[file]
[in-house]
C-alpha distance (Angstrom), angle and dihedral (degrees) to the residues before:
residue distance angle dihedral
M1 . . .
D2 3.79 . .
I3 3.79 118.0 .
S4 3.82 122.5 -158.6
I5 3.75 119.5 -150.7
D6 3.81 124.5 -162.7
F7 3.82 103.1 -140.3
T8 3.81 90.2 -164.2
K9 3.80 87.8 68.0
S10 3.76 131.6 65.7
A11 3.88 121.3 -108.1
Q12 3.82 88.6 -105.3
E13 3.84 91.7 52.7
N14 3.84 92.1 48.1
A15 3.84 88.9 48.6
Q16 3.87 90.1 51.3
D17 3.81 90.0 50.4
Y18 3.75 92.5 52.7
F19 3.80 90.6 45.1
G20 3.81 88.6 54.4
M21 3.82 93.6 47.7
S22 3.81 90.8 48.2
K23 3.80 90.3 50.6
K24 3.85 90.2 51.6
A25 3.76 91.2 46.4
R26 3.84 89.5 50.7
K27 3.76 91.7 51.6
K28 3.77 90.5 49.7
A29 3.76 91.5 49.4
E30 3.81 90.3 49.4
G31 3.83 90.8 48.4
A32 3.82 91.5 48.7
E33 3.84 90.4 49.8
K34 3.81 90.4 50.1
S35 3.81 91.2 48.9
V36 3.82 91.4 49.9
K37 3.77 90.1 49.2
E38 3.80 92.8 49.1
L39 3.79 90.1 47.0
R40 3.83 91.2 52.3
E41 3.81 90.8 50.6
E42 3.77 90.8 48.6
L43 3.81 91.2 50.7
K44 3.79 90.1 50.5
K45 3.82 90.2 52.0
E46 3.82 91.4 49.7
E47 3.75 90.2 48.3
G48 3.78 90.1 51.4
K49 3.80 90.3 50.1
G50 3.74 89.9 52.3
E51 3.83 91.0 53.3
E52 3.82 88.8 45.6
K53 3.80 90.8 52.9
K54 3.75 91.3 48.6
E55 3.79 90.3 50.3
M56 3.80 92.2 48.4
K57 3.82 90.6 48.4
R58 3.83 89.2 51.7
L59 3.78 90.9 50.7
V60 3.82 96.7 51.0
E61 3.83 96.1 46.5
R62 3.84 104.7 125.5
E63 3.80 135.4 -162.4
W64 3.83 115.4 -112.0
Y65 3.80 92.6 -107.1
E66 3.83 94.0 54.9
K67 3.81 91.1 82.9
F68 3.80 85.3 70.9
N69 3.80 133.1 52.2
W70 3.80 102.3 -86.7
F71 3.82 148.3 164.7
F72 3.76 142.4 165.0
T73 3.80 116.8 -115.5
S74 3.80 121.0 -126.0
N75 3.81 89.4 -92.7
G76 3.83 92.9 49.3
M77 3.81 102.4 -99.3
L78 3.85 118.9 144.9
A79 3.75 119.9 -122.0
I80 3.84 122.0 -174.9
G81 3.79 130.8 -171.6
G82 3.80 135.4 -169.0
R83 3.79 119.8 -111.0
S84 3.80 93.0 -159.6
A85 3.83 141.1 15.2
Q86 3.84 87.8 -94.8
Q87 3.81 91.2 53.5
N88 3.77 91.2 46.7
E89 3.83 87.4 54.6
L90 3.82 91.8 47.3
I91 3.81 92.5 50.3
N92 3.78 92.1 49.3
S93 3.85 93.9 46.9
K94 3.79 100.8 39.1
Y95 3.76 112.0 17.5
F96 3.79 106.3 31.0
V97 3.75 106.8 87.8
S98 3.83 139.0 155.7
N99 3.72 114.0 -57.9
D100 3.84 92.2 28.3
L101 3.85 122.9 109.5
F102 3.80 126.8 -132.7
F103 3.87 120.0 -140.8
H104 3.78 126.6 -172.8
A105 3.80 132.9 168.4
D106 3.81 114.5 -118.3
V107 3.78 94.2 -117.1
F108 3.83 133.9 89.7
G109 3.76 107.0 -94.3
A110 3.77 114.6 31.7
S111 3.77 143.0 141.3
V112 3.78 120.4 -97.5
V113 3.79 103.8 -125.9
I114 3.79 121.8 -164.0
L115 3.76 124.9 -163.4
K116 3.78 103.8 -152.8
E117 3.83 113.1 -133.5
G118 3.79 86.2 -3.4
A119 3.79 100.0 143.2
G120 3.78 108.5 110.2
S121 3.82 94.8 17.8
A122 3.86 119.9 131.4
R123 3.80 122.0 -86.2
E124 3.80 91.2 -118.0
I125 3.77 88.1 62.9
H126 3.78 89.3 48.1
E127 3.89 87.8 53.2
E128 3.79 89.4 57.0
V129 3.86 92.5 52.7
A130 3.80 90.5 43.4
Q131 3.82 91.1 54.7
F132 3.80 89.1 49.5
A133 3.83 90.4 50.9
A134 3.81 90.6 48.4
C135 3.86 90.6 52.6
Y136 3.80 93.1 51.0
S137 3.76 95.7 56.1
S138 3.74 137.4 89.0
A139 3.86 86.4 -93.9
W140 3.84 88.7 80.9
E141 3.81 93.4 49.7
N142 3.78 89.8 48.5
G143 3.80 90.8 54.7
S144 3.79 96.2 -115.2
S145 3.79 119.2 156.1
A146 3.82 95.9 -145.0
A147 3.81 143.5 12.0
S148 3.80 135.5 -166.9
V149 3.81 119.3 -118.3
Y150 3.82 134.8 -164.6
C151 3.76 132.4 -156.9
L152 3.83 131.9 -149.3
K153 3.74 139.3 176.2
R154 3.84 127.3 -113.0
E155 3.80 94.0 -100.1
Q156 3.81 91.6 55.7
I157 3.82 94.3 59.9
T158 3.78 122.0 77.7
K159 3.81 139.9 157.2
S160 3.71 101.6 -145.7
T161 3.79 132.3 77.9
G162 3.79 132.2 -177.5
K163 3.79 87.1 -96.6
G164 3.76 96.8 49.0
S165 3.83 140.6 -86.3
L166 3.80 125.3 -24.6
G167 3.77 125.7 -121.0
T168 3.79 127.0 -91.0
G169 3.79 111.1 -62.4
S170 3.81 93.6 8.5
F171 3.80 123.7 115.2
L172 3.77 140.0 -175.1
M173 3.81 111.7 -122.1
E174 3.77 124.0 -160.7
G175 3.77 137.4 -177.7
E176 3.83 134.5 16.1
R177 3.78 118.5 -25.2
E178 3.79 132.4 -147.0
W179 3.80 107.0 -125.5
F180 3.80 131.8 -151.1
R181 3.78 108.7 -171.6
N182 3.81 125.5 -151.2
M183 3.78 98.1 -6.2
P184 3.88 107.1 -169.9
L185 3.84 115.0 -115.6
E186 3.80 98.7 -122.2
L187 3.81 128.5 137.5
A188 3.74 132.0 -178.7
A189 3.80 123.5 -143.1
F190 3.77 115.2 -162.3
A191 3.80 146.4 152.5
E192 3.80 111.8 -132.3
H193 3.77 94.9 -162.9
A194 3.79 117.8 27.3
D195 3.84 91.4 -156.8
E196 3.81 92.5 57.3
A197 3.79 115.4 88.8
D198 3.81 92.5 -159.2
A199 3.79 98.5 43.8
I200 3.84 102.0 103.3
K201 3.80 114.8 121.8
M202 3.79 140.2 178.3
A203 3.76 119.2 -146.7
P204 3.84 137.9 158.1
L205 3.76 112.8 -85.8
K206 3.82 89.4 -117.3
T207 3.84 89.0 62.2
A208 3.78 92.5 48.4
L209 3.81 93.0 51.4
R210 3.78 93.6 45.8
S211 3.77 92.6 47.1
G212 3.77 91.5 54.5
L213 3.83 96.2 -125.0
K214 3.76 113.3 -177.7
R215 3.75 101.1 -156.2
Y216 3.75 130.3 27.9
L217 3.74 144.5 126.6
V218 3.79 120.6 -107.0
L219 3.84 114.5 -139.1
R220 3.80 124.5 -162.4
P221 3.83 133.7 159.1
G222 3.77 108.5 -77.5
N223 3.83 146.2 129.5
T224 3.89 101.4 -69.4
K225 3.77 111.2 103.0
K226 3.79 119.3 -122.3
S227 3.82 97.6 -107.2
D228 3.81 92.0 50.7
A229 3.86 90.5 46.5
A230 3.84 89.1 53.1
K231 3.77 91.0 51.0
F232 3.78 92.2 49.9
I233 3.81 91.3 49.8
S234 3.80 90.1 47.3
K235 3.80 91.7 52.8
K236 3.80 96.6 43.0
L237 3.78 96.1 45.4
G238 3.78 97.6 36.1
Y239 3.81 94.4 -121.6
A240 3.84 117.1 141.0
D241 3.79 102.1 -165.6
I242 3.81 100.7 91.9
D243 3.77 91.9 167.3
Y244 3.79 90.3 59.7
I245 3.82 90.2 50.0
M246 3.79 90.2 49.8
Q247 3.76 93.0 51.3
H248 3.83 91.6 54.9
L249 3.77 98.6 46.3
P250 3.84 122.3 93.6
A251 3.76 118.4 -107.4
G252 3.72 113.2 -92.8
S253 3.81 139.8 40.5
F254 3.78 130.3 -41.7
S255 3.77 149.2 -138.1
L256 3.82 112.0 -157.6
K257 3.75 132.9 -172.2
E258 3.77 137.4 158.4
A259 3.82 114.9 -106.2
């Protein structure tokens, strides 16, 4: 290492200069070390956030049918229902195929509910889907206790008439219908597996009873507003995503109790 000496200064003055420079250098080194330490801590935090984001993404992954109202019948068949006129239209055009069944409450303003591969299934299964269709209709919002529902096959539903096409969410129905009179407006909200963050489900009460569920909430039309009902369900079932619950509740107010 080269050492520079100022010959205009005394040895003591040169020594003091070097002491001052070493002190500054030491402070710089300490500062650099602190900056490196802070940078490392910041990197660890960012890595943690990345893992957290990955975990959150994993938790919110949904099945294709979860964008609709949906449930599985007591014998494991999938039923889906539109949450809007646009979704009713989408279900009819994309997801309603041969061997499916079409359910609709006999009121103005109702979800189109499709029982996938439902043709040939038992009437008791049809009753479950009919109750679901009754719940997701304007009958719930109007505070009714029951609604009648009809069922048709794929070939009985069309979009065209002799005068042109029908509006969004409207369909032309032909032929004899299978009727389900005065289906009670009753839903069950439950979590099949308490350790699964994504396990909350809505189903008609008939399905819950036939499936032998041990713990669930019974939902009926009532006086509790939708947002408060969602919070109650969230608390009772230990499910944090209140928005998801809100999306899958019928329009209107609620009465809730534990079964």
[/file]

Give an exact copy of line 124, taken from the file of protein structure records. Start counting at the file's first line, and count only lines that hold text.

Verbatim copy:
S121 3.82 94.8 17.8